The Indian constitution is considered a revolutionary document, but it was never clear, what this revolution was about. This question becomes important in a time when all that threatens the democratic culture of India, also swear by the constitution. Recent farmer and NRC protests show that the bureaucracy and government remain oppressive and continue to use colonial grammar and tools for understanding dissent and suppressing it. If the colonial grammar and techniques of ruling did not change even under our constitution, then what did the Constitution achieve for political liberty?
Ambedkar famously argued in the constituent assembly that India is entering an era of political equality but social and economic inequality. Ambedkar, driven by his experience of being a Dalit, kept the question of socio-economic equality at the forefront and probably did not think deeply about the idea of political liberty. The fundamental rights enshrined in the constitution were considered sufficient to ensure political liberty but our political history shows that it is not. The idea of political liberty has been twisted and violated under the very watch of the institutions supposed to ensure it, and sometimes even actively facilitating it.
Despite all this, our belief in constitution remains intact, not because of its merits but because we believe in the power of politics. The fetish of elections and the electoral majority being the justification for everything stems from this belief. Even when we admit that political liberty is unduly curtailed we shift the blame to an individual or an institution, but seldom point the finger to the constitution which also failed. The whole point of any constitution is to create a system of checks and balances against the abuse of power.
The Indian constitution, above all, was an experiment in creating a just social order using the law. Ambedkar as well as Gandhi understood the limitations of laws and politics to bring social change and they were right in their apprehension. It can create an illusion of justice but can't deliver real justice. SC/ST prevention acts could not annihilate the caste system or the Dowry prohibition act has not abolished the Dowry system. The limitation of law and politics does not emerge from the low state capacity but because a just social order can be created only when there is a broad consensus in the society. A polity which derives its legitimacy not from its ability to build social consensus but from electoral majorities is not democratic in substance but only in form.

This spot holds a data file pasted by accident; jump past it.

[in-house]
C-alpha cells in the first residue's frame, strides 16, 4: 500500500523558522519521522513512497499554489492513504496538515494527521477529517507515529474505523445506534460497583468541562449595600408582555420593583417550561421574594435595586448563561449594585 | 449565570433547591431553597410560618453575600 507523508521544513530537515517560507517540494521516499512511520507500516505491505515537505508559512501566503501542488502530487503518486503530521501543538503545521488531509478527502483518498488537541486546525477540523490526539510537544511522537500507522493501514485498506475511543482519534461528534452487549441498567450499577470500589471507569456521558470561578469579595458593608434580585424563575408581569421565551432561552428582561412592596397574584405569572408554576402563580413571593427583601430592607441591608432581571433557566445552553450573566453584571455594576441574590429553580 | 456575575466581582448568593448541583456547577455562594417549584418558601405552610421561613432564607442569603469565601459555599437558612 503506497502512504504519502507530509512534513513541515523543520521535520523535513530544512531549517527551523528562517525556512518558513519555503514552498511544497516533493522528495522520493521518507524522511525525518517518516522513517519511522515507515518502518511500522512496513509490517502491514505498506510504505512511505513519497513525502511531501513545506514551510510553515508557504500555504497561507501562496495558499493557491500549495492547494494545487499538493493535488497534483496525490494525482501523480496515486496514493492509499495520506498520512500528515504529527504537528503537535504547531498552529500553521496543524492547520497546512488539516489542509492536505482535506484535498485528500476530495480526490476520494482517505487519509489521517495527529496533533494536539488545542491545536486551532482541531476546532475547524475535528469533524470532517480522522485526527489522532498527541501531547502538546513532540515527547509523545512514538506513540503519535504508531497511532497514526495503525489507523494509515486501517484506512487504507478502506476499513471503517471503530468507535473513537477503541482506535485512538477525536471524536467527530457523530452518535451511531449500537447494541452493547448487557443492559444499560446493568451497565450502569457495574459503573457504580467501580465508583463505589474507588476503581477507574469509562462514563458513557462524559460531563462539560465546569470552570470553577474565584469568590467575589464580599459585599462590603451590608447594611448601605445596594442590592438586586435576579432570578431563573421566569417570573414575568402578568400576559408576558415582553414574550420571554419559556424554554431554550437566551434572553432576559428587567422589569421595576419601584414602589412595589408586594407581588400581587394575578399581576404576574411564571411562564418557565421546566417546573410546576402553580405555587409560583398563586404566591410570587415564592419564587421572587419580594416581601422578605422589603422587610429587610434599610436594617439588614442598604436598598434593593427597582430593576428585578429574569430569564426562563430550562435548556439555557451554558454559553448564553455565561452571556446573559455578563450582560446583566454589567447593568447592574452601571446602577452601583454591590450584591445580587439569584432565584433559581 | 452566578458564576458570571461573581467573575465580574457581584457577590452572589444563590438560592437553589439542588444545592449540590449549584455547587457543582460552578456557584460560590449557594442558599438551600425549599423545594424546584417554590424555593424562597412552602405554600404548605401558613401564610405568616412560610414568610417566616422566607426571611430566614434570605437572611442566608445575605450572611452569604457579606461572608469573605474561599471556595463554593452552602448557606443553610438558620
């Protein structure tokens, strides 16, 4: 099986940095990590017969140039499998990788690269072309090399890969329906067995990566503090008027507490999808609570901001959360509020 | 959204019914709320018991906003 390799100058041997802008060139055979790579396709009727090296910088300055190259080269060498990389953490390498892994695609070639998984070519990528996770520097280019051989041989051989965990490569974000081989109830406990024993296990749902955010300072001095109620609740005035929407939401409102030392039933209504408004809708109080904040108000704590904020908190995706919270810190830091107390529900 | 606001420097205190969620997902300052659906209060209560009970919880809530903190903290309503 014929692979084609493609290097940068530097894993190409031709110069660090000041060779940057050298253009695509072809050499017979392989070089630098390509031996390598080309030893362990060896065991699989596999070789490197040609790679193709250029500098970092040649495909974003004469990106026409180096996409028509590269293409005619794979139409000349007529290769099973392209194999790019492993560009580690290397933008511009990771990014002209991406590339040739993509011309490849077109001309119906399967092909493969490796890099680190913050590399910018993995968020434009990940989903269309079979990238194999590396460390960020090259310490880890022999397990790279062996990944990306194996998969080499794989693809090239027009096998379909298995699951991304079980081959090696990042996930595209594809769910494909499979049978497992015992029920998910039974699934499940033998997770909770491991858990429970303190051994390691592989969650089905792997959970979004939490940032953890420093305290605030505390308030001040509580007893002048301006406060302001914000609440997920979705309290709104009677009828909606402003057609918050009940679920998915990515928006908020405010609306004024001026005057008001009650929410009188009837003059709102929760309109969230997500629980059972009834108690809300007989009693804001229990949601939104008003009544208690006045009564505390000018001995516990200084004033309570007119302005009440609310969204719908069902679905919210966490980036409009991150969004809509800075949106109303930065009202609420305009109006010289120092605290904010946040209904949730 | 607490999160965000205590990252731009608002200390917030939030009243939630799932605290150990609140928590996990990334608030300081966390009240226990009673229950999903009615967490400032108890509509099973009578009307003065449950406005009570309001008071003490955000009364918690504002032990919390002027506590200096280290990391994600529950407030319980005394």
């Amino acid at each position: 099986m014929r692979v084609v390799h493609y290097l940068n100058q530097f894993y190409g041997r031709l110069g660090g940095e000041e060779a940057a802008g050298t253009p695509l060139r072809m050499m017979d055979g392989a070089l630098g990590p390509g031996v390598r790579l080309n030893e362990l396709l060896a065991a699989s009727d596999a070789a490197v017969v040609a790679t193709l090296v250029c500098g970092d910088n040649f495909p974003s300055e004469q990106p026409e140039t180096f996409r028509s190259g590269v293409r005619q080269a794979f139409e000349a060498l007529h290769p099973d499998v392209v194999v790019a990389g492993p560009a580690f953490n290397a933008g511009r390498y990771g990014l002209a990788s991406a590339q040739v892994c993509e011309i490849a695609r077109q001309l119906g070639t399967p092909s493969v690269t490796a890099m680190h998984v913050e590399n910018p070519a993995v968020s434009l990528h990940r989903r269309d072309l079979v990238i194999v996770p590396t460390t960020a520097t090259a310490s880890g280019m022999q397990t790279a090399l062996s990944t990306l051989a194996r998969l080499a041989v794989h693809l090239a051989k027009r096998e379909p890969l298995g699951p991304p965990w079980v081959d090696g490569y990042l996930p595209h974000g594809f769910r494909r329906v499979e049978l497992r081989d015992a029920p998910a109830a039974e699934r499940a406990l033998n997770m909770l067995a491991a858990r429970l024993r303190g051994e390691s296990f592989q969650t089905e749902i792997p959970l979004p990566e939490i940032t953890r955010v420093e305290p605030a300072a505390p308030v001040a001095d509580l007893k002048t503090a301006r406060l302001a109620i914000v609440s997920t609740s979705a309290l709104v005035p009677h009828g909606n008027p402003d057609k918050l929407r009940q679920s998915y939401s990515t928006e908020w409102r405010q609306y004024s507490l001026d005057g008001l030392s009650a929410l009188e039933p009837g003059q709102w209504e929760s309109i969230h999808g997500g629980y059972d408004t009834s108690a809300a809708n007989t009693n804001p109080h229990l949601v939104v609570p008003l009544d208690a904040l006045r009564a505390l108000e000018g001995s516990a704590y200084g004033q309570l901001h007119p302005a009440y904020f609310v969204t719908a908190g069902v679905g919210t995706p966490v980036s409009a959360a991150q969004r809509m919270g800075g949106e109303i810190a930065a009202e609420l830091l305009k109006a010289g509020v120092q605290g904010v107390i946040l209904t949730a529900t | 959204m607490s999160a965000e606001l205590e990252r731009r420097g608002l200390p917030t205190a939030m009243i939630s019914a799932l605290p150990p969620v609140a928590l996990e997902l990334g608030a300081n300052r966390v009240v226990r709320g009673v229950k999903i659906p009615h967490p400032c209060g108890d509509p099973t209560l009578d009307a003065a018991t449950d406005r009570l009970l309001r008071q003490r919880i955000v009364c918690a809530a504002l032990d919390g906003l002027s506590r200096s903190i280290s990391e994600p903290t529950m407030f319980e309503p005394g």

Ambedkar's rejection of social movements as a legitimate political tool in the constitutional era of Indian politics laid the foundation for a politics in which the electoral process becomes the only legitimate political process. Even social movements of all ideological hues and colours, whether the Naxalbari movement or Bamcef movement in the 80s, Ram Janmbhoomi in 90s or Anna Hazare Movement in the early part of last decade, all of them ultimately resort to electoral politics for achieving their goals. There is broad consensus in India that the only legitimate political process is the electoral process and this consensus has allowed the political parties and governments to discredit the politics of social movements. The government's response to recent movements like NRC and farmer's movement clearly indicates the contempt political class has for social movements. There is an urgent need to challenge the monopoly of political parties and governments over the political process and the first step is to identify the limitation of the constitution as a moral fulcrum of the society. There is a need to question the cult of the constitution and in the process identify social movements as legitimate expressions of being political.